Kurt Brown founded of the Aspen Writers' Conference, and Writers' Conferences & Centers (a national association of directors). His poems have appeared in many literary periodicals, and he is the editor of several anthologies including Blues for Bill, for the late William Matthews (U of Akron P) and his newest (with Harold Schechter), Conversation Pieces: Poems that Talk to Other Poems from Alfred A. Knopf, Everyman’s Library Pocket Poets Series. He is the author of six chapbooks and five full-length collections of poetry, including Return of the Prodigals, More Things in Heaven and Earth, Fables from the Ark, Future Ship, and a new collection, No Other Paradise, due out in 2010 from Red Hen Press. A collection of the poems of Flemish poet Herman de Coninck entitled The Plural of Happiness, which he and his wife translated, was released in the Field Translation Series in 2006. He teaches poetry workshops and craft classes at Sarah Lawrence College in Bronxville, New York and was recently the McEver Visiting Chair in Writing at Georgia Tech in Atlanta, Georgia and a visiting writer at Westminster College in Salt Lake City, Utah.
That street lined with poplars, elms and oaks,
shadow-webbed, star-ceilinged, wind-trafficked
by blowing snow—is it still there, its shimmering
pavements and empty lots, its hedged-in back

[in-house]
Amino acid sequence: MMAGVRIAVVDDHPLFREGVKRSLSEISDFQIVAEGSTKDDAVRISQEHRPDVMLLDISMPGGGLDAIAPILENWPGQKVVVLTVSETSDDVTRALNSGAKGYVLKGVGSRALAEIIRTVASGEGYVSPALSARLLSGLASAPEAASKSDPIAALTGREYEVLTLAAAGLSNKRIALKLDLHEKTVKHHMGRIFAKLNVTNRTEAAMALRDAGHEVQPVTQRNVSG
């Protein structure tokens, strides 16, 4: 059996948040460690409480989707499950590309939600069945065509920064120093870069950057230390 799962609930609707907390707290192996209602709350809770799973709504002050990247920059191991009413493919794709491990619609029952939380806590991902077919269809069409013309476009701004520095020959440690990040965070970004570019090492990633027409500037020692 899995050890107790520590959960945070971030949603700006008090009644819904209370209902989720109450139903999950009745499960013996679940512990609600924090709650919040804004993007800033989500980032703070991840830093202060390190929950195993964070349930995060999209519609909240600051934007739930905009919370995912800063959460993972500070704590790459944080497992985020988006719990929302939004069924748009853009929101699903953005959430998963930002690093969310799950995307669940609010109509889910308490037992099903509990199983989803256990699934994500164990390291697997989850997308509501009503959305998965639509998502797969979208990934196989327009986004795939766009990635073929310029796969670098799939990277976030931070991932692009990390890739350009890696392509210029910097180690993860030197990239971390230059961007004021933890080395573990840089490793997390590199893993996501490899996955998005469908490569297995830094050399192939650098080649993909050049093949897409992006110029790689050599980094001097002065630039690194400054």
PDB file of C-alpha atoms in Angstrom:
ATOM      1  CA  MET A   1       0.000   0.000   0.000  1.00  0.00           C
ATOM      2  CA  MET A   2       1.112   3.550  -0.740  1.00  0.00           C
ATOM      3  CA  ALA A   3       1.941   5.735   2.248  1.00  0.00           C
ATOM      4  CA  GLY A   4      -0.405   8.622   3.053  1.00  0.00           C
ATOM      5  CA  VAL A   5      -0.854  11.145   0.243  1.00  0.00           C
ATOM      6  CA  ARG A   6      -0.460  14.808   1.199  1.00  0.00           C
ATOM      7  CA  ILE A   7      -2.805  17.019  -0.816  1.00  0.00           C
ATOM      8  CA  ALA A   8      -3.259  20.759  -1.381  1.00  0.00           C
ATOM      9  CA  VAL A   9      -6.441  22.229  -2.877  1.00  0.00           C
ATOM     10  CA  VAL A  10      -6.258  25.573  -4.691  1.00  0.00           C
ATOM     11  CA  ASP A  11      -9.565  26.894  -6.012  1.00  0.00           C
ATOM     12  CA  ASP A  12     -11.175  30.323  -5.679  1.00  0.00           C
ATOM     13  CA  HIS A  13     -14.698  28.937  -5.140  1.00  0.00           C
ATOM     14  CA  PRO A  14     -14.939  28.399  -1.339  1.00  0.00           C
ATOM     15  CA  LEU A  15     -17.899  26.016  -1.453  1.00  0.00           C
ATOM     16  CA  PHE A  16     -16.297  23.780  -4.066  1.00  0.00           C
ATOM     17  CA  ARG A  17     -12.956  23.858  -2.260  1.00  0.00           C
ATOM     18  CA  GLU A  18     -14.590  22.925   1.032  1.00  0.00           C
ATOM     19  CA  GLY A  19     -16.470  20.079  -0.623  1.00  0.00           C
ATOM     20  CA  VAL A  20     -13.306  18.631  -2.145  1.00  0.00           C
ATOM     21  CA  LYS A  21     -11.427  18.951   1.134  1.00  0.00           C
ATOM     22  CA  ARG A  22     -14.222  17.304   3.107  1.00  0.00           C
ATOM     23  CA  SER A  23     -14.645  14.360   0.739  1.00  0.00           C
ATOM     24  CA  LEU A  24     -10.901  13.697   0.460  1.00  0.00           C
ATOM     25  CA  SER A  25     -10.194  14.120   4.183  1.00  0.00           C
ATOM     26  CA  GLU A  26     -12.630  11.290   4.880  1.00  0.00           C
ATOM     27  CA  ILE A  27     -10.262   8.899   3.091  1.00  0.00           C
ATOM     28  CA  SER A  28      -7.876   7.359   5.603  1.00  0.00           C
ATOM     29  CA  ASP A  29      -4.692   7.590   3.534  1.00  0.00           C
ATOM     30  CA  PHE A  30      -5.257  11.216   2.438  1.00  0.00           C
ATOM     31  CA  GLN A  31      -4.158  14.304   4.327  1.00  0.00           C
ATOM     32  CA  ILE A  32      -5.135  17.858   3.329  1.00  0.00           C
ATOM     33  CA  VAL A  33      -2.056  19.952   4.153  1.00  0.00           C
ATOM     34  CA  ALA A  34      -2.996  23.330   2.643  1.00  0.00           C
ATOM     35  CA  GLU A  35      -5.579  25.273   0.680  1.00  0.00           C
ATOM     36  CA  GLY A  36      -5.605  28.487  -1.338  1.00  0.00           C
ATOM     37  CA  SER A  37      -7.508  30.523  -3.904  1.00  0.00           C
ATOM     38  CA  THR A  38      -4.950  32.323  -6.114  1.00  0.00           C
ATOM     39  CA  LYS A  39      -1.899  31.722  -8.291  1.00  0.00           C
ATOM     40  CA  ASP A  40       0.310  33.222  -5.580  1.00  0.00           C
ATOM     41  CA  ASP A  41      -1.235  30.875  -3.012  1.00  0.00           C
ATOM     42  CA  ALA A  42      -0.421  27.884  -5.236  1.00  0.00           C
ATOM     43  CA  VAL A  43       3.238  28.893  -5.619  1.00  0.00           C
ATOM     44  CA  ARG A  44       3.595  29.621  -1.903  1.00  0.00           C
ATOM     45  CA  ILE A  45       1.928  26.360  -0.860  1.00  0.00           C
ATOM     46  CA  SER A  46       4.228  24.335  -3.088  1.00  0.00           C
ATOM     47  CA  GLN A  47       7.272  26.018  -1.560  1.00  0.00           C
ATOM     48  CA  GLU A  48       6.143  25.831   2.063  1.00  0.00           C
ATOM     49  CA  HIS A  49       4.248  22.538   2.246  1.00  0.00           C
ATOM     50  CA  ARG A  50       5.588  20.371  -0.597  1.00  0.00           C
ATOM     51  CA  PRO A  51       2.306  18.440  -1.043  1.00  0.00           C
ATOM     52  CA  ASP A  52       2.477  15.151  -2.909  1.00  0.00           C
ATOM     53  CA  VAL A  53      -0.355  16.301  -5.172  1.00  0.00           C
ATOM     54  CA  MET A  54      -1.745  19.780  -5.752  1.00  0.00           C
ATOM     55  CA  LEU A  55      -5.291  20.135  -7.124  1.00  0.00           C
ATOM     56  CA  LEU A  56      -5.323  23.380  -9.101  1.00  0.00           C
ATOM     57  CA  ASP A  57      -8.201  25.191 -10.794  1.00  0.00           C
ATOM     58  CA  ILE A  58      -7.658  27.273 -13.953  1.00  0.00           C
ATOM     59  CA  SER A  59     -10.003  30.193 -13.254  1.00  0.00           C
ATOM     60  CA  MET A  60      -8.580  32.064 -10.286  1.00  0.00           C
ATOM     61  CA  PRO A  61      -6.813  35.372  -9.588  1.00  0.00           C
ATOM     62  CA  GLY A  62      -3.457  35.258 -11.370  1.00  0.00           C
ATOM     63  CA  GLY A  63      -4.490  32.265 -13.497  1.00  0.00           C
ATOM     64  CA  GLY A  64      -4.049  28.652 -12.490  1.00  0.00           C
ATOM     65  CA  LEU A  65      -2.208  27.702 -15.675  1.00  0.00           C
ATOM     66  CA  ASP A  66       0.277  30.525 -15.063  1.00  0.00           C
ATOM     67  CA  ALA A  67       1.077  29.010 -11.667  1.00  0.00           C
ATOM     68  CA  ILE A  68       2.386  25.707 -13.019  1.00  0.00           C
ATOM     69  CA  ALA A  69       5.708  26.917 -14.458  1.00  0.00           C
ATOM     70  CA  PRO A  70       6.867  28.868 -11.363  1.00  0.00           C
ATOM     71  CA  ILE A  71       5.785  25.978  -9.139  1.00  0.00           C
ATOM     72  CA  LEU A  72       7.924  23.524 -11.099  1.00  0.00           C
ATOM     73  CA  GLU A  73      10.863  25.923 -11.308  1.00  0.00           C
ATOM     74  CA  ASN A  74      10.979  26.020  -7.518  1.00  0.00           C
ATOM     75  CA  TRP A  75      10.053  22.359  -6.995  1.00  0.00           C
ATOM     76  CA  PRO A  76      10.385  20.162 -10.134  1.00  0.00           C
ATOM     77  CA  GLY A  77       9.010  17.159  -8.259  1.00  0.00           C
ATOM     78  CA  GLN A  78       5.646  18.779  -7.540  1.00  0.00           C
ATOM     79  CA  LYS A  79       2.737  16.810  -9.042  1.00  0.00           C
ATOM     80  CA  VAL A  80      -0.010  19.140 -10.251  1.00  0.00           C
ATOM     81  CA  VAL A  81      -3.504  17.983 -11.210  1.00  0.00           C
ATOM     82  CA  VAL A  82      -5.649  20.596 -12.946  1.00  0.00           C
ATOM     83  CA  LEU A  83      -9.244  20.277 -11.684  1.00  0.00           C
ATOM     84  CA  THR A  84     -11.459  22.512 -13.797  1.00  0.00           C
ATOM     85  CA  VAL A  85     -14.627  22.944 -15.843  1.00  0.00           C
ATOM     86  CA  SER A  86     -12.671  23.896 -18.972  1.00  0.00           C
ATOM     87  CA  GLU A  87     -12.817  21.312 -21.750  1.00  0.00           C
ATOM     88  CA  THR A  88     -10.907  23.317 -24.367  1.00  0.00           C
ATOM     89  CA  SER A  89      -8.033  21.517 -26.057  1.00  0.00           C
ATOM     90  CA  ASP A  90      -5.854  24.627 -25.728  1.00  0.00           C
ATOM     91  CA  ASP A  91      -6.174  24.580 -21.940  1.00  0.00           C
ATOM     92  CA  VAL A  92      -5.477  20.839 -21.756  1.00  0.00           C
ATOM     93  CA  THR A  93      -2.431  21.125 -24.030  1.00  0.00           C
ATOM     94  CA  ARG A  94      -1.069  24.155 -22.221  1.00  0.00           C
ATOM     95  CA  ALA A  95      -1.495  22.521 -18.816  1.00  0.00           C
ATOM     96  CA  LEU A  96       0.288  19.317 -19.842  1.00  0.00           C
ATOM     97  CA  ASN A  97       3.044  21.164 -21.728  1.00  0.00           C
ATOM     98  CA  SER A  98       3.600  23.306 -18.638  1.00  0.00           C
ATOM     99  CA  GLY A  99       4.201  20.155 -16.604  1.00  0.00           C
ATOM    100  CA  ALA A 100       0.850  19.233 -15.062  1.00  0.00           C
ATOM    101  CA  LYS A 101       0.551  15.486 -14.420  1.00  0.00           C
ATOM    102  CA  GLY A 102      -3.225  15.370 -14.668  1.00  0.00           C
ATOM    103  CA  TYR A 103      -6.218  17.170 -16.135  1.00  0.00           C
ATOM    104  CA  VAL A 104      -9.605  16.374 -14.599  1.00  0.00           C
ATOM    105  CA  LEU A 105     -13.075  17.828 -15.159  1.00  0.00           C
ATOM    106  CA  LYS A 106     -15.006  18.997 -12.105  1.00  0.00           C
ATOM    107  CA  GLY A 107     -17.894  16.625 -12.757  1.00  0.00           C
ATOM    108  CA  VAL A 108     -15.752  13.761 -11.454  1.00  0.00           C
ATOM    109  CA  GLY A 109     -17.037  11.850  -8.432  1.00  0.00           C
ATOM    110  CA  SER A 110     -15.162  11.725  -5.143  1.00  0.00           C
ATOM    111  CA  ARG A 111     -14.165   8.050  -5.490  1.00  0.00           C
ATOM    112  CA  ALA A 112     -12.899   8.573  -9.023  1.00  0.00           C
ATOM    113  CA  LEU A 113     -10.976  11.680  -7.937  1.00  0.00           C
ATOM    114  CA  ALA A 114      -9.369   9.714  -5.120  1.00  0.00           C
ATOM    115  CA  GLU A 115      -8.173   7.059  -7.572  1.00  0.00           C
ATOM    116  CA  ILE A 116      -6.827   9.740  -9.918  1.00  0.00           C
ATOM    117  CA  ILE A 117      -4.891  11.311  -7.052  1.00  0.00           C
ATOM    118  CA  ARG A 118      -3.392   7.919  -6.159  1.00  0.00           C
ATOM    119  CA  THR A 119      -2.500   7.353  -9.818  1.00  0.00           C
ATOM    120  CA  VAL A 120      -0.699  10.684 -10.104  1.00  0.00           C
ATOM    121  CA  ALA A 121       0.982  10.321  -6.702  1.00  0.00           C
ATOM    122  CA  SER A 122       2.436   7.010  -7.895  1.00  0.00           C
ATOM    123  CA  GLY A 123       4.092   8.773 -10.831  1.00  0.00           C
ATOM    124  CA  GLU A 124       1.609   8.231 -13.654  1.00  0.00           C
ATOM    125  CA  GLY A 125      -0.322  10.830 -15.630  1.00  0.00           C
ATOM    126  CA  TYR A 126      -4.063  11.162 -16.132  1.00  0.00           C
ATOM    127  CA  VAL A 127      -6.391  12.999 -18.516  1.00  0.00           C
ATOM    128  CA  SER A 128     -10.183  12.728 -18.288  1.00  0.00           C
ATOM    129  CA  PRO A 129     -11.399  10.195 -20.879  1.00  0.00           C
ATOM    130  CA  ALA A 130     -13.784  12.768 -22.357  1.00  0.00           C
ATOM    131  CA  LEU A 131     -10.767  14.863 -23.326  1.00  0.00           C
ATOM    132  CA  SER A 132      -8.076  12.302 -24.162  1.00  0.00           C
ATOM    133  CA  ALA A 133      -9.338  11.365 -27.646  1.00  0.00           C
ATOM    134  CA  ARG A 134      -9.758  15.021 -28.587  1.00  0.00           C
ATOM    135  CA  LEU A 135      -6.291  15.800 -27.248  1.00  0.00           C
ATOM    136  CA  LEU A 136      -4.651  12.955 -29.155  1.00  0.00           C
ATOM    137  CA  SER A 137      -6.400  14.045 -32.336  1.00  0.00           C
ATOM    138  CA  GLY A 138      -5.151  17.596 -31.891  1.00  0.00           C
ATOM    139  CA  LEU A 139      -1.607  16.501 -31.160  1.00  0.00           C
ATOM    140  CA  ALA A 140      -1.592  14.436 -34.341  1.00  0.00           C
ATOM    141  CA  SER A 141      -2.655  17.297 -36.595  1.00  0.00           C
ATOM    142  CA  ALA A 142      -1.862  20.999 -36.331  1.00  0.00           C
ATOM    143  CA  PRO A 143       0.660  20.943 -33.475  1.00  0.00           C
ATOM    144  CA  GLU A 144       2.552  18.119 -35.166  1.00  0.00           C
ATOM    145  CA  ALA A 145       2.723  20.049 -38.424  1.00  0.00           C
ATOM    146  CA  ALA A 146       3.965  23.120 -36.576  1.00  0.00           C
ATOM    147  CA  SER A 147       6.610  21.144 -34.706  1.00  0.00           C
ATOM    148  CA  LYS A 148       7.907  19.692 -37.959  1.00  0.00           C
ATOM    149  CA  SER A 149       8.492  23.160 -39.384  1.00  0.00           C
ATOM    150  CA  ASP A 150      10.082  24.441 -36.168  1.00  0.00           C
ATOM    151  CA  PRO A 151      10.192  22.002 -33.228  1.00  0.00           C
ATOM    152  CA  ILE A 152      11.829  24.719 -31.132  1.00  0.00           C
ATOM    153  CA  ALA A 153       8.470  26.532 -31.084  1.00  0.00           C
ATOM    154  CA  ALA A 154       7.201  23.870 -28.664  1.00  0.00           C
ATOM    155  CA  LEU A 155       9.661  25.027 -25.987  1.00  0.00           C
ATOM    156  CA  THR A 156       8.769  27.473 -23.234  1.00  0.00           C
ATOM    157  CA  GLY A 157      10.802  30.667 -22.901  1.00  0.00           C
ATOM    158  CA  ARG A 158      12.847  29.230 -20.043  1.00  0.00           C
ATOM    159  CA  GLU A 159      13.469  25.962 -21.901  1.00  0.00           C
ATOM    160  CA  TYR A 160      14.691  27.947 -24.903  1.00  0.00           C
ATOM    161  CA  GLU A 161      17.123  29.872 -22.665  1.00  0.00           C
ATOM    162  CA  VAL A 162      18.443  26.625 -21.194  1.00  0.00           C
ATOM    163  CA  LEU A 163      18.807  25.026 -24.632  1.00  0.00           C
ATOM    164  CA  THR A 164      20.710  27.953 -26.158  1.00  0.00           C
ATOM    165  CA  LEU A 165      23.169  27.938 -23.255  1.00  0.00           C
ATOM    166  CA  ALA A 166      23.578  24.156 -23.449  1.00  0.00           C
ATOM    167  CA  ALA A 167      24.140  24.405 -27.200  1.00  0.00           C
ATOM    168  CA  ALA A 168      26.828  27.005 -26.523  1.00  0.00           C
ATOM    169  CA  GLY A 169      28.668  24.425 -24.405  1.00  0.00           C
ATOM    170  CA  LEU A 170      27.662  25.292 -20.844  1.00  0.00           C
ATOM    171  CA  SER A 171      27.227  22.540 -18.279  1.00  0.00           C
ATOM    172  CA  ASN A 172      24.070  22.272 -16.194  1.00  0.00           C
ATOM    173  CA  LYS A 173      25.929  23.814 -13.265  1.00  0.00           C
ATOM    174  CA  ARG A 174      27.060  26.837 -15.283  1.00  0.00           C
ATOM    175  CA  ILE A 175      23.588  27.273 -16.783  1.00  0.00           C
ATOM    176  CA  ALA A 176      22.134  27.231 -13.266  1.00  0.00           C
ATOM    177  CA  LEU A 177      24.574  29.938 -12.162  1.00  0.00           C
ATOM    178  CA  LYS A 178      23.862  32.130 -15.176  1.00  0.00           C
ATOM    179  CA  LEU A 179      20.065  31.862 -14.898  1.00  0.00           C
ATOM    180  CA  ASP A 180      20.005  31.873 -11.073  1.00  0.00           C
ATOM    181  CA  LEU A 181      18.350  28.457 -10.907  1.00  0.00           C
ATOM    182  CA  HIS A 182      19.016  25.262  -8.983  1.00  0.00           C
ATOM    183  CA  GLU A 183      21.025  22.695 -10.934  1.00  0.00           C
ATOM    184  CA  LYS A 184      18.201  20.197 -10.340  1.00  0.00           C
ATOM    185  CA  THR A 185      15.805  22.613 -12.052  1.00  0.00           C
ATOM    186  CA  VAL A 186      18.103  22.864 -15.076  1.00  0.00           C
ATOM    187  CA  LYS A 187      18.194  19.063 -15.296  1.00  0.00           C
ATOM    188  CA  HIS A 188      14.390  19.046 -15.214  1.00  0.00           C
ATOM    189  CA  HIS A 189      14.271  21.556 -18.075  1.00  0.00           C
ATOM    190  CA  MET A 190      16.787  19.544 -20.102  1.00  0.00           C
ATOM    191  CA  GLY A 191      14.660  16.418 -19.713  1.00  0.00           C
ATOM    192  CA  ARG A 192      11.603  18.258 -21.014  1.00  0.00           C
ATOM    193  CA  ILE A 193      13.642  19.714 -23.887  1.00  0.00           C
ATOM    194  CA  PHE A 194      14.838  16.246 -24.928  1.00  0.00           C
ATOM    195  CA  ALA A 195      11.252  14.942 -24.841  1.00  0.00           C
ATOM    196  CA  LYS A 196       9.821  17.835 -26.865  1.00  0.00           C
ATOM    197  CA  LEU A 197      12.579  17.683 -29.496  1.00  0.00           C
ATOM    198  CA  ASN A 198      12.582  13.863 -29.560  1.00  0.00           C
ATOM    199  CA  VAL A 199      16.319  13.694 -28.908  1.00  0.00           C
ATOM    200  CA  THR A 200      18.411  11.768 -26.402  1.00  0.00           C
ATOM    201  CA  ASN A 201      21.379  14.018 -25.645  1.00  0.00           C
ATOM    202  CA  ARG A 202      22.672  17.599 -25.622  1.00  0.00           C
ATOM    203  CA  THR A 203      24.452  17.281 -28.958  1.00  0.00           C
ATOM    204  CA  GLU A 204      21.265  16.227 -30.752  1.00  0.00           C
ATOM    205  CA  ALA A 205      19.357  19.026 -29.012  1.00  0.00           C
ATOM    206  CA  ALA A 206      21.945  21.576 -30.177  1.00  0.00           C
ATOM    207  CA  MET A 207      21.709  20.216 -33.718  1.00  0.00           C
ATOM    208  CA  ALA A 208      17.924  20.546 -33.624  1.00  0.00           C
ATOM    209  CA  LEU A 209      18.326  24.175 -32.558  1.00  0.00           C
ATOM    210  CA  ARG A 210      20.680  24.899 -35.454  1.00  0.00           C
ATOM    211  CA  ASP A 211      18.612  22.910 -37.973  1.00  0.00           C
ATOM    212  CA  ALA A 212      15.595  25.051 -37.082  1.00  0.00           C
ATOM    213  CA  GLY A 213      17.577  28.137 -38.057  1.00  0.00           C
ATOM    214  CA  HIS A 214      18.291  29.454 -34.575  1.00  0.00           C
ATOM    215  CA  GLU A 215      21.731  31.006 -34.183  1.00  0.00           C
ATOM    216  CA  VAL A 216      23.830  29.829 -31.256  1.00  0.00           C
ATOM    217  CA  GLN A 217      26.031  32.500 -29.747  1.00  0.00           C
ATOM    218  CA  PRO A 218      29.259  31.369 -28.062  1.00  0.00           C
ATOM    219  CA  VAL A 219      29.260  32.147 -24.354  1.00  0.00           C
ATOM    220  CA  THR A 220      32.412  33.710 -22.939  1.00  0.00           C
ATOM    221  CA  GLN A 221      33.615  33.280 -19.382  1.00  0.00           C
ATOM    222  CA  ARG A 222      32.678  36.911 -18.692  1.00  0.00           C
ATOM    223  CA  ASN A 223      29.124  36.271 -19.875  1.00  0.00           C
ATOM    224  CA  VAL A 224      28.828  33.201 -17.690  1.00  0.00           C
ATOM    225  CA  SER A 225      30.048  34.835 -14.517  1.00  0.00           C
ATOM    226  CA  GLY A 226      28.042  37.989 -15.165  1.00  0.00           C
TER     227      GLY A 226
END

yards with their plastic pools, their toy balls
scattered by one-car paint-flaking garages?
And the sad, brown houses sinking into earth
with their many-peaked sun-crowned roofs,
their windows from which tears and laughter,
bits of screams drifted out into slow moving dusks,
are they standing with their grim chimneys,
their coal bins and wide stoops like stone tongues?
And what about the lawns, squares of sparse grass
edging up through sand, acorn-drummed,
squirrel-haunted lawns where a boy’s bicycle
lay abandoned, guarded by somnolent dogs
who barked their displeasure at each lone walker
whistling for night to come, come lie at his feet?
You can walk down that same street, right now,
but it’s not that street. It still exists, but do you?
Even now it is within reach, there across the river,
though this sentence will never find it, these words
that wander blindly in their meanings looking
for its leaf-lined adjectives, its lost nouns of light.
Lung-sore in summer heat
we scrambled up a bank
to steel our legs while coach yelled
Go! Go! and sweat pebbled
our brows. The bank
rose steeply rank with sumac
from a field behind our school
and we strove up sucking wind
with every step, four abreast,
then broke into pairs at the top—
two left, two right—and straggled down
again to get in line for more.
It was only August, but our team
held practice every weekend
to shape us up before the season
was an uphill grind, bodies
growing stronger and alert
to possibilities we’d only dreamed of
watching heroes duke it out
on drive-in screens, then sweep
the ladies off their feet.
No pain, no gain! coach roared,
so up we labored, dull-eyed Sisyphuses,
hearts pounding, heads packed
with big ideas. But all the while
the future waited with its certain failures,
its disappointments and defeats,
no matter how hard we worked,
how much we sweated
towards the top to stumble
down again, red-faced, aglow,
undaunted in the burnning afternoon,
full of ambition to Go! Go!
The home team spreads itself
into the shape that baseball makes,